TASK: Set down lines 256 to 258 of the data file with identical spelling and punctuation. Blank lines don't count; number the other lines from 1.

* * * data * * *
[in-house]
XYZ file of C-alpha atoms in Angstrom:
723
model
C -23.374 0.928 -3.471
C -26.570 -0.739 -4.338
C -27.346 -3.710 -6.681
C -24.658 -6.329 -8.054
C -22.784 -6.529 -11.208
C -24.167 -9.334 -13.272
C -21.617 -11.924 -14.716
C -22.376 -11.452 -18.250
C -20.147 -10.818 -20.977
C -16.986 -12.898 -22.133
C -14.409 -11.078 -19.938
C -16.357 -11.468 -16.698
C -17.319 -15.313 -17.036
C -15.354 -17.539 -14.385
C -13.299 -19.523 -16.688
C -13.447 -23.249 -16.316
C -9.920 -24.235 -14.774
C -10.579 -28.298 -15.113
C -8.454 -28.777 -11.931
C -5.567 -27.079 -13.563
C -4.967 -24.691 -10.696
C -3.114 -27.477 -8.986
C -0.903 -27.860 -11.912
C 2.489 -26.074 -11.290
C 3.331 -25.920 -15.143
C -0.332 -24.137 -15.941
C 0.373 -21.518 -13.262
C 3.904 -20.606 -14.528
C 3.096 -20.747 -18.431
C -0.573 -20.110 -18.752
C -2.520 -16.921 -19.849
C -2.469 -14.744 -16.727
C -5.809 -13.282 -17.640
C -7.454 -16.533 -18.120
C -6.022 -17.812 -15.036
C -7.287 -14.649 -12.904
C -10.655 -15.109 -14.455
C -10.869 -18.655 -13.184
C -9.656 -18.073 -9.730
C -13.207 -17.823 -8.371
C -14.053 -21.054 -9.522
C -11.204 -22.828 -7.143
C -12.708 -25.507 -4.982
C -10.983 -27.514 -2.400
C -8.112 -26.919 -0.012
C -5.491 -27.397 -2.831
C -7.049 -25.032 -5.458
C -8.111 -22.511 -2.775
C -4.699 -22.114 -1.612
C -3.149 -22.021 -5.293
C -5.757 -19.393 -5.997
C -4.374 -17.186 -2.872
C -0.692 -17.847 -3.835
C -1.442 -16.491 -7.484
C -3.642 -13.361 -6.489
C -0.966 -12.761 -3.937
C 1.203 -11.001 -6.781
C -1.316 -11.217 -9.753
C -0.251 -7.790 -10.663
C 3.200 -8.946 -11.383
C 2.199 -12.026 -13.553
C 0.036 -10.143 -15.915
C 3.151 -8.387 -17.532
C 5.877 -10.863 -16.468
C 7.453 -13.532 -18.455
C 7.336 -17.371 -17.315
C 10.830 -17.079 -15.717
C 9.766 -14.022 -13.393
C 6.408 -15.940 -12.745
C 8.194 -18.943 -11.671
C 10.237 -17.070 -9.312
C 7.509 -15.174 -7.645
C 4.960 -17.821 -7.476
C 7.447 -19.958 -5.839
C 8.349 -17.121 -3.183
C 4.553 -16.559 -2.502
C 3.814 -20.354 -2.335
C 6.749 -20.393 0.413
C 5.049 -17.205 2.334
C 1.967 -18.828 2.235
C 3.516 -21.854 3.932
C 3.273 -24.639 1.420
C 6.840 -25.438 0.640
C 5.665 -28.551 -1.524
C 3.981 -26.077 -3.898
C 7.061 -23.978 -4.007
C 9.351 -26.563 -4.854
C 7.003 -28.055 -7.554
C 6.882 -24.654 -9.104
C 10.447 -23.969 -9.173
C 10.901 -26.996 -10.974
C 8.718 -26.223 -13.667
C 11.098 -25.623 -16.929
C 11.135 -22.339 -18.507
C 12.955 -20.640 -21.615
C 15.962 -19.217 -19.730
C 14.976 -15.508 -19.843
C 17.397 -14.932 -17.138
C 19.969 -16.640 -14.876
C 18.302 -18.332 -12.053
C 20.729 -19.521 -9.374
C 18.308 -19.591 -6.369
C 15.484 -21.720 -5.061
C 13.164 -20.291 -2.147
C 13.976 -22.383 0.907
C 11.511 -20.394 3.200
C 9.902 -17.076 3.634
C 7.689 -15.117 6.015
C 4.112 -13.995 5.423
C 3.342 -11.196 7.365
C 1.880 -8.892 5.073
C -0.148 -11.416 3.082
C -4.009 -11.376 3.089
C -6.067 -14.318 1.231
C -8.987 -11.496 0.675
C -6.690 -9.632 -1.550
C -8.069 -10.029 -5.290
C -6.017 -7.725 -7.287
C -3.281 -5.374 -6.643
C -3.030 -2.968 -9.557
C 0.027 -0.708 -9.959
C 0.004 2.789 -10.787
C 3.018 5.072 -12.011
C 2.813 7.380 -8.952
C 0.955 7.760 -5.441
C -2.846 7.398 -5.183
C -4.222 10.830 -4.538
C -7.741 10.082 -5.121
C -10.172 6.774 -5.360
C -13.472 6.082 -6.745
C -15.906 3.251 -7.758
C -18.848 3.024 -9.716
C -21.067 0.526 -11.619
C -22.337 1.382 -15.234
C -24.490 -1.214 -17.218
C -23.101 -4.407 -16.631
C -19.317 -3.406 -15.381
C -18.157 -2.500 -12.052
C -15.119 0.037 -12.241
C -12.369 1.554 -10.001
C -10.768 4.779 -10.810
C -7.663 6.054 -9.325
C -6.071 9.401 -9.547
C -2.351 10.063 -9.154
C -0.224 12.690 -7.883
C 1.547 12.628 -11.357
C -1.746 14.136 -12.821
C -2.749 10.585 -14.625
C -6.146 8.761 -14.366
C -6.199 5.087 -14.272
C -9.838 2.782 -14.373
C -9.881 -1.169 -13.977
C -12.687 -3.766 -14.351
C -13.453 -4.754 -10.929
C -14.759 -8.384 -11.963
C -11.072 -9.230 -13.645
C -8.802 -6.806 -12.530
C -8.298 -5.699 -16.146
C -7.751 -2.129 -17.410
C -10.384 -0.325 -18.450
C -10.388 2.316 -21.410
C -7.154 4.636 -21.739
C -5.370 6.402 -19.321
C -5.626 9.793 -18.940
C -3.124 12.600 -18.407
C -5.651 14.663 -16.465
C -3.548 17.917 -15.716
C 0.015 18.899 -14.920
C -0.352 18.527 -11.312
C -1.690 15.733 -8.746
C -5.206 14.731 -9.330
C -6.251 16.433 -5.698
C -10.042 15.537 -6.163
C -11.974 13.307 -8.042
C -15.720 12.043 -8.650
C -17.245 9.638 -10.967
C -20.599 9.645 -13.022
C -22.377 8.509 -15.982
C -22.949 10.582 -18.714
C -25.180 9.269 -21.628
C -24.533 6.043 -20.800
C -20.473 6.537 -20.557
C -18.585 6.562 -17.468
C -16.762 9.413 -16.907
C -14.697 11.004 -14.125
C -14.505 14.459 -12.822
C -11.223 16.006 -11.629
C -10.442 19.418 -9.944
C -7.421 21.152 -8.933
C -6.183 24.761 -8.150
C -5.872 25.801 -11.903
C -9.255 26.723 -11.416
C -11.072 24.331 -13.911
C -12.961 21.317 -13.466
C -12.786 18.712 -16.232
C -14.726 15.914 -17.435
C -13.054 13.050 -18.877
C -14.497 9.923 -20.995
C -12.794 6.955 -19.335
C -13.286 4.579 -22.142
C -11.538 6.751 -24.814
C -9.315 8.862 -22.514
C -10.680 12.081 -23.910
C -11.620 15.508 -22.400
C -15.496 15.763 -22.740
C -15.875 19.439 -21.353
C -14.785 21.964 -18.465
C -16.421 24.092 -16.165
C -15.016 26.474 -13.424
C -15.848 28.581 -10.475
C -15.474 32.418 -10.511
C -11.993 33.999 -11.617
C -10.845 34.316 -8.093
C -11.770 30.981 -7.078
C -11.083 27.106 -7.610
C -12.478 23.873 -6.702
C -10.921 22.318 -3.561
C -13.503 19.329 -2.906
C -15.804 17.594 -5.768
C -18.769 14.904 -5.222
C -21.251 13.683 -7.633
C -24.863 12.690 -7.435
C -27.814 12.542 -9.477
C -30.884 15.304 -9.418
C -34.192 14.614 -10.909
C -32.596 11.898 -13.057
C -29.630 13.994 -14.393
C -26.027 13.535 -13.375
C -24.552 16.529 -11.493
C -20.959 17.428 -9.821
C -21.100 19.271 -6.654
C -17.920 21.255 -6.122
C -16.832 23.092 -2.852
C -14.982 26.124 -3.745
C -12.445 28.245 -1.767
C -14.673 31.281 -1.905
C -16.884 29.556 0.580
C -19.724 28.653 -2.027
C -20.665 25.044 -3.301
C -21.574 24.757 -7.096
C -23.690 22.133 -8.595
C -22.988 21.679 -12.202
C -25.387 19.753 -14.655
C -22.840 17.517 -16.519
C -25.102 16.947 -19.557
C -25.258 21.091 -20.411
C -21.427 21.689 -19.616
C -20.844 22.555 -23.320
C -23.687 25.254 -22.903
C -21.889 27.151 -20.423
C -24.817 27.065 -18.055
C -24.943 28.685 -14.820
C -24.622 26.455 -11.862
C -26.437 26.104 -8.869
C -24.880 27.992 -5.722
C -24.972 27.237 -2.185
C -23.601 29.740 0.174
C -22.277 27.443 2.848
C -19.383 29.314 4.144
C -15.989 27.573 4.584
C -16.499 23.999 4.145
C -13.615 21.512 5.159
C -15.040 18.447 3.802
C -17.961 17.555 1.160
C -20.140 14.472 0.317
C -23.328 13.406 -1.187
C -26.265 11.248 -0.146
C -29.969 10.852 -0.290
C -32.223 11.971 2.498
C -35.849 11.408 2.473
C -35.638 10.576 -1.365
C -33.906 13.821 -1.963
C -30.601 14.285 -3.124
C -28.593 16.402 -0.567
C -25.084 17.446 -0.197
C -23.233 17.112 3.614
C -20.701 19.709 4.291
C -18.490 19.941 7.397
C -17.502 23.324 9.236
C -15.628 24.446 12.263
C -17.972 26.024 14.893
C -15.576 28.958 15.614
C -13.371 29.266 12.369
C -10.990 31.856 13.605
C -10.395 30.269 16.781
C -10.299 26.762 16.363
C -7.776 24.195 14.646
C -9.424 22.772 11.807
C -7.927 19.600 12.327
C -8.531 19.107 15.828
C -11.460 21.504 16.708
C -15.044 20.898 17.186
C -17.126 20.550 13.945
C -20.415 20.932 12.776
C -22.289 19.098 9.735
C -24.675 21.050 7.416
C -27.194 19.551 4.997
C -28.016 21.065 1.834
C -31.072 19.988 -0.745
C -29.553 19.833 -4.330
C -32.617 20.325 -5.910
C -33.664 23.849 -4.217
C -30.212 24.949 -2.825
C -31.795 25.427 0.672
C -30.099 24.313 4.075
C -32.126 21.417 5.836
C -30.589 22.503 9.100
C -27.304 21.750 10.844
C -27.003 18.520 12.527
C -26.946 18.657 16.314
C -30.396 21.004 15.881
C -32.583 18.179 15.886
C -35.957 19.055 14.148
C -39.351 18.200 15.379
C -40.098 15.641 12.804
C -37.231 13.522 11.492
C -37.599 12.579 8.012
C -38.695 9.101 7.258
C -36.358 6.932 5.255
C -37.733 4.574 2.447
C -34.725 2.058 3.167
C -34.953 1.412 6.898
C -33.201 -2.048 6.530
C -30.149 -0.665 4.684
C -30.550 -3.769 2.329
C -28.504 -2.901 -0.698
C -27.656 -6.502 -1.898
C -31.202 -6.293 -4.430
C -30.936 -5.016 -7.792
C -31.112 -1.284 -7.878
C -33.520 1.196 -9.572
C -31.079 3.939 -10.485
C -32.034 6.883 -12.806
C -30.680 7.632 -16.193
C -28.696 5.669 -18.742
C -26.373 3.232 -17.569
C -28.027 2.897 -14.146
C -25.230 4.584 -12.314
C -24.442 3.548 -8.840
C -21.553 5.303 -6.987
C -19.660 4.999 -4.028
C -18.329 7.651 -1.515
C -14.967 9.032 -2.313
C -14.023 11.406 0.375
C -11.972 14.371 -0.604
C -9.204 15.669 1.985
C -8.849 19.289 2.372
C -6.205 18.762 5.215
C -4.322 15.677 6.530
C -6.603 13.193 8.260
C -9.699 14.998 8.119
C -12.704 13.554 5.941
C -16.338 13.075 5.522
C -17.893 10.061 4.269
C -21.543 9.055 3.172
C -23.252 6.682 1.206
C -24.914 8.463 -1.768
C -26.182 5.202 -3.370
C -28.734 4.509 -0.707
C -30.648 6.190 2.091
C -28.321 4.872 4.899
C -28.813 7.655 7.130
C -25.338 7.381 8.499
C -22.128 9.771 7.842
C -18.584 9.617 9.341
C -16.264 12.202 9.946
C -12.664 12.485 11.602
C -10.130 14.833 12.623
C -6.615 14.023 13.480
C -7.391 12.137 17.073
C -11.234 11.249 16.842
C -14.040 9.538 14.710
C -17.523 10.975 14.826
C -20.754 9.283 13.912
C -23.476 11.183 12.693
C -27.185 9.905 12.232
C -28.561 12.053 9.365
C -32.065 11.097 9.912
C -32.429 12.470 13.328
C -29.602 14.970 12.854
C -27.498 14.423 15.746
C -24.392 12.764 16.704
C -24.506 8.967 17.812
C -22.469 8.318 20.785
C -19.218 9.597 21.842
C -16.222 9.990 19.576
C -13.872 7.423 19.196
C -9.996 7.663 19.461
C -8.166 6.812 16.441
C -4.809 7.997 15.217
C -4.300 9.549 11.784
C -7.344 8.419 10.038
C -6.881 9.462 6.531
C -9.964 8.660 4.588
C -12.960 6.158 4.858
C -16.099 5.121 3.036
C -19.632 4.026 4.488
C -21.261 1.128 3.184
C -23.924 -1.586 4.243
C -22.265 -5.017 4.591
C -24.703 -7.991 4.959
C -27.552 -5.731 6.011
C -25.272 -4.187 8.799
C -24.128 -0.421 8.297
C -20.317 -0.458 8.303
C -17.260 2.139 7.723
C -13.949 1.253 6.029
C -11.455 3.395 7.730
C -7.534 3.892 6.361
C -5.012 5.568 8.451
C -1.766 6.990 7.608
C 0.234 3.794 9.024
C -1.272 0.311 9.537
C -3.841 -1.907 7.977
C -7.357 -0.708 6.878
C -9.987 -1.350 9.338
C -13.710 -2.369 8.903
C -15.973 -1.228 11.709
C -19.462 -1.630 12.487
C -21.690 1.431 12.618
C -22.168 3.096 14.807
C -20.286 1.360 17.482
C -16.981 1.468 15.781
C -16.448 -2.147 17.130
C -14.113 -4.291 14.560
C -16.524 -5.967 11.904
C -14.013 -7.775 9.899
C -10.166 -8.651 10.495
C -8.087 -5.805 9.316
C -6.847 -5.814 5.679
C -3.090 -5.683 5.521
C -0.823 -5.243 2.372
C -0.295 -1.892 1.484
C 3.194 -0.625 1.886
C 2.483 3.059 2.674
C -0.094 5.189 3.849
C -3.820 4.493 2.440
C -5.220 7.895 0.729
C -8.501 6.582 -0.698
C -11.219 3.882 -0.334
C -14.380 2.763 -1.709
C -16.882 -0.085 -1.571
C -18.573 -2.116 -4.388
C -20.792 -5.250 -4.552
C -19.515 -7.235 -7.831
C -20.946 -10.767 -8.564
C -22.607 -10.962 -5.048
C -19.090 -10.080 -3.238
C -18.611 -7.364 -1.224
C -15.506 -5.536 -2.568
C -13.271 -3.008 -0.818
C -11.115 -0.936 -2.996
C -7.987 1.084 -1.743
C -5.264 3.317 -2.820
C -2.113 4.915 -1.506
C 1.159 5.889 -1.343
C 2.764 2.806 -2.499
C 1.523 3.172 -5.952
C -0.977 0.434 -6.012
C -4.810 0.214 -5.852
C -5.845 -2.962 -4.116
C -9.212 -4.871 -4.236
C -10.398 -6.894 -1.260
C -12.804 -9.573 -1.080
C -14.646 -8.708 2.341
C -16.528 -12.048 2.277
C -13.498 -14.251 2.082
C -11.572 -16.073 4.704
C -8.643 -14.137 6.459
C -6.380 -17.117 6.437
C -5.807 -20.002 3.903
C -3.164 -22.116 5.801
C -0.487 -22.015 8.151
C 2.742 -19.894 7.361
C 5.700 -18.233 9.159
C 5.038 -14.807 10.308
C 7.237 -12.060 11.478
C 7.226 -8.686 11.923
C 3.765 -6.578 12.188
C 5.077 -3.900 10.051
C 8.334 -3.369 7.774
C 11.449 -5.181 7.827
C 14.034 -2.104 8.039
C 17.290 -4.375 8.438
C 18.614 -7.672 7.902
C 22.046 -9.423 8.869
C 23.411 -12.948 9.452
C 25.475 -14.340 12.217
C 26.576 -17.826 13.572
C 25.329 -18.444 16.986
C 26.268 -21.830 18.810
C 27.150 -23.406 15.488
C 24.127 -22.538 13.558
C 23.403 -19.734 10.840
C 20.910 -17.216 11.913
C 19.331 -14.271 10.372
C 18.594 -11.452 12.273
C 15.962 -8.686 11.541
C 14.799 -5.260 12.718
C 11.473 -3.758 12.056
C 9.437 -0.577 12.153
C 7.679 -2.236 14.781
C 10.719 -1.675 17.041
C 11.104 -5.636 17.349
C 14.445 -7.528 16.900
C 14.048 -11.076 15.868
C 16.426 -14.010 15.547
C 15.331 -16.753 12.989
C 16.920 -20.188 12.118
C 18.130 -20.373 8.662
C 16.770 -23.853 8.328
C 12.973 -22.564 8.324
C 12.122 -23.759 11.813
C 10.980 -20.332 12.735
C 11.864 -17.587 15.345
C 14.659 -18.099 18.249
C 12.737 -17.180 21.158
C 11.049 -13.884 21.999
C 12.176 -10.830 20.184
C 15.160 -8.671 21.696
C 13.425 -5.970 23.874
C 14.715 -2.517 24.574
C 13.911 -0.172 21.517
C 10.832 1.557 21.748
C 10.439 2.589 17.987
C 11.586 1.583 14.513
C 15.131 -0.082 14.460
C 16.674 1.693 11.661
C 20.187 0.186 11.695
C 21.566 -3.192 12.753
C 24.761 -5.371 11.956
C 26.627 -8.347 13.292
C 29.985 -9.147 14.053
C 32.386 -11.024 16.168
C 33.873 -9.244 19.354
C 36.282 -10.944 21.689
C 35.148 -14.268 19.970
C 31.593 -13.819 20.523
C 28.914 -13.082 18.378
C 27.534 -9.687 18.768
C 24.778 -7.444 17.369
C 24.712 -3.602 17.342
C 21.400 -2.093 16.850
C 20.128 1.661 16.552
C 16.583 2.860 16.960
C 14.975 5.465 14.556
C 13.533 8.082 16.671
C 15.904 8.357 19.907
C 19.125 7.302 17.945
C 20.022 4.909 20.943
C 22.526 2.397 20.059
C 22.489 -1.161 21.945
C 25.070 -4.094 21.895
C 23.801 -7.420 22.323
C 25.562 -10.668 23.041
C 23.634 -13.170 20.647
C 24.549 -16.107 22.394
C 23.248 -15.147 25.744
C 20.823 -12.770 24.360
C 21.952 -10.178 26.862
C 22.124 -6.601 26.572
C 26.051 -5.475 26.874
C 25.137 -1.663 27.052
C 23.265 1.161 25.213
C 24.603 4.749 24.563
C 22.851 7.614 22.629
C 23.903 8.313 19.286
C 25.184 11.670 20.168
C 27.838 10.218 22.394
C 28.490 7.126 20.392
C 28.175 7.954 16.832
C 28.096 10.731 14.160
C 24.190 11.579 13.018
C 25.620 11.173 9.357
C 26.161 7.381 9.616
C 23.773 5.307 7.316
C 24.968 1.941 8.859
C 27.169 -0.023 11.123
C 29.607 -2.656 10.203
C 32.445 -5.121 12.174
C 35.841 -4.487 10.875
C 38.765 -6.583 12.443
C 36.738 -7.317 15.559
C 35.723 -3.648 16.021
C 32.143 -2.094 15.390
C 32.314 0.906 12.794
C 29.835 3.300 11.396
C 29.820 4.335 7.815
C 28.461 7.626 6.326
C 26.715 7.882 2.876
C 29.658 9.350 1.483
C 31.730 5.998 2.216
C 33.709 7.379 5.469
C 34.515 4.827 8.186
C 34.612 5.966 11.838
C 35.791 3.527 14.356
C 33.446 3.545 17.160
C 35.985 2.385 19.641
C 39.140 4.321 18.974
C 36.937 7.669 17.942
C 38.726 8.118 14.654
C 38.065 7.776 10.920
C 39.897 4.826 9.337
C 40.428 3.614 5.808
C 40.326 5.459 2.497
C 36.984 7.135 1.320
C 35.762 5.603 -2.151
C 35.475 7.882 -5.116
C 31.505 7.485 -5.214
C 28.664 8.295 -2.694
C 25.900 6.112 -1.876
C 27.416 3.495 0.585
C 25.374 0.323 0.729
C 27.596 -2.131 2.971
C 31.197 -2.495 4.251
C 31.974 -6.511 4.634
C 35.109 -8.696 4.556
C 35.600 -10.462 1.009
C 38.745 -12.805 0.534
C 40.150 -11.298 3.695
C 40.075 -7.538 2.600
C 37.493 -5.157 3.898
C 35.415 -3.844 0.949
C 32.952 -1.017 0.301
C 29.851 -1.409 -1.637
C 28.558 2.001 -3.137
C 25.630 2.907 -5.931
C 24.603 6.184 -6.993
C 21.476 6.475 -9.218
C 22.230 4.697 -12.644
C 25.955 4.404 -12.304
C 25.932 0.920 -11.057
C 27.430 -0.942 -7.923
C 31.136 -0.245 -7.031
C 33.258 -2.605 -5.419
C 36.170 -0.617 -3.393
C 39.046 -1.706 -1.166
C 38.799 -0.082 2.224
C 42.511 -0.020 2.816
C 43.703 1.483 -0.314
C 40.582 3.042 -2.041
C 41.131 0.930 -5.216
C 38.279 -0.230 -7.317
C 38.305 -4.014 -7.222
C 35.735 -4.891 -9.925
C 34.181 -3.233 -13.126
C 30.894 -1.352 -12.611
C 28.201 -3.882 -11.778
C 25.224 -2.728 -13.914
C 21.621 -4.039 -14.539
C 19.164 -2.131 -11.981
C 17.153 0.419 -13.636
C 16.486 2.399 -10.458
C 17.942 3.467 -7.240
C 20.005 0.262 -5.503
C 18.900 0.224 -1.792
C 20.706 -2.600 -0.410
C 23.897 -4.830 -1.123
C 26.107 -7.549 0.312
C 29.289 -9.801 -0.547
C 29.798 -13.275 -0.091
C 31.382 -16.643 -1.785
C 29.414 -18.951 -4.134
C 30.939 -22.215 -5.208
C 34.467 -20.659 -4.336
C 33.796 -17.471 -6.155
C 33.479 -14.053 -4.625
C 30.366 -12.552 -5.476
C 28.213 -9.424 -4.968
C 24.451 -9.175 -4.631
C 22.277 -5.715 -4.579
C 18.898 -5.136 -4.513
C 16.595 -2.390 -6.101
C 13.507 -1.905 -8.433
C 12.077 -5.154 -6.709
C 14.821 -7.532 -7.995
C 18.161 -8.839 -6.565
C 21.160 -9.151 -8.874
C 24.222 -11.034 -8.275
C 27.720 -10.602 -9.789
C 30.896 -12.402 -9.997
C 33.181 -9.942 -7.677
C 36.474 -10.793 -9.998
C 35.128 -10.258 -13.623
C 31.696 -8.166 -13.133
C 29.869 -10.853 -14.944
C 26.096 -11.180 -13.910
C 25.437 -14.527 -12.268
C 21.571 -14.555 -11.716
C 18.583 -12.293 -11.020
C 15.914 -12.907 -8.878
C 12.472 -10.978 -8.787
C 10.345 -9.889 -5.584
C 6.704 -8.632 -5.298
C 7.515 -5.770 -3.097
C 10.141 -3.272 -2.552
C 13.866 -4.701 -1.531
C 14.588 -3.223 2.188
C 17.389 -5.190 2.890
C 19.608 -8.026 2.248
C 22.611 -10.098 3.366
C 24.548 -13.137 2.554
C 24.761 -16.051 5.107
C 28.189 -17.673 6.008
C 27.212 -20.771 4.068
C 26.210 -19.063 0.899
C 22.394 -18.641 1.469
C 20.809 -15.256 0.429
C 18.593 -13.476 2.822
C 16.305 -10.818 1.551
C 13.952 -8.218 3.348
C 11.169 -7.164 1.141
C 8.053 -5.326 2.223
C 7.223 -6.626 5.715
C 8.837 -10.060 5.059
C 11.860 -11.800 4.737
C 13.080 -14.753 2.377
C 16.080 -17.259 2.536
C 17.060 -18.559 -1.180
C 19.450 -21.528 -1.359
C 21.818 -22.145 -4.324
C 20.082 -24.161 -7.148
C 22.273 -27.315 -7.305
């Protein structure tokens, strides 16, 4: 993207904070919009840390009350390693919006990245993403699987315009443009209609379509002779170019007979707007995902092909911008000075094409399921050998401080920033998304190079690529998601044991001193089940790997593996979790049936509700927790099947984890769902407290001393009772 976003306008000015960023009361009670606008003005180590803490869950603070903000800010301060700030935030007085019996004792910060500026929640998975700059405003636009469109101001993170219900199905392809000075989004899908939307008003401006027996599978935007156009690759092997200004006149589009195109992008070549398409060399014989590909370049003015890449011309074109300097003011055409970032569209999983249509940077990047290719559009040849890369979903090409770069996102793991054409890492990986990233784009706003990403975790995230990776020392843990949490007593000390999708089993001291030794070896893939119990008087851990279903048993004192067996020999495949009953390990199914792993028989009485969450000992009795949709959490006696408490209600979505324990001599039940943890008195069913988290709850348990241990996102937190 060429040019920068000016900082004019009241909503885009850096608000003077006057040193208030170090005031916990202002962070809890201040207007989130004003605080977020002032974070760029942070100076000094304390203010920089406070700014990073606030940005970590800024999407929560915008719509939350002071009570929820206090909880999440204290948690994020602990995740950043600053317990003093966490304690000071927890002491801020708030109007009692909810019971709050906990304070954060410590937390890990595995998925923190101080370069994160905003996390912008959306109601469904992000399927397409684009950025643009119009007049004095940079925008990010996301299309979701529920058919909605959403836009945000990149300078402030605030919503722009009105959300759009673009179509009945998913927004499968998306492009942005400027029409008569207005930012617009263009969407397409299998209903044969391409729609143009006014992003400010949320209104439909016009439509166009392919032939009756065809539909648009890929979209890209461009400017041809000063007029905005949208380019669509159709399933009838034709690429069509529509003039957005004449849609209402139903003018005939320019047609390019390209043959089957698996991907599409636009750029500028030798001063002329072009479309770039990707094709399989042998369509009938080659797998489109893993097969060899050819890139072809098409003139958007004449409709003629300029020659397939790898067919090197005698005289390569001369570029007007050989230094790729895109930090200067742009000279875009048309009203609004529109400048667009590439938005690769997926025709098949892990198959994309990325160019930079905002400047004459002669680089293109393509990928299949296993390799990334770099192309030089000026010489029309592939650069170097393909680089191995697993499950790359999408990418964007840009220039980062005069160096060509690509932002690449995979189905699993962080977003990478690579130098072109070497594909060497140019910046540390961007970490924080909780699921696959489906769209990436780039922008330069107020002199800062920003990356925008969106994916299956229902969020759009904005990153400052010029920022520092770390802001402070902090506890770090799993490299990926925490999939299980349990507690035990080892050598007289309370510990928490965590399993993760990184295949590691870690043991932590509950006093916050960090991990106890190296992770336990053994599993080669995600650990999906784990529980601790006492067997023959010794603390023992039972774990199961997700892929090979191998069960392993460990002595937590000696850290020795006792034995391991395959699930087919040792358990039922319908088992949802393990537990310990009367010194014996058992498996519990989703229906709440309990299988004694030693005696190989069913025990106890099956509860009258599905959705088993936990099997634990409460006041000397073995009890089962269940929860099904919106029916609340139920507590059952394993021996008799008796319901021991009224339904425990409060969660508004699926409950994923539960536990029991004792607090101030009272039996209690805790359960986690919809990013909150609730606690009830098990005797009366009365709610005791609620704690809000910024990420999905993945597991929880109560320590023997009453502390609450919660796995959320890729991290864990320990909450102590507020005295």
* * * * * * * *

C -24.943 28.685 -14.820
C -24.622 26.455 -11.862
C -26.437 26.104 -8.869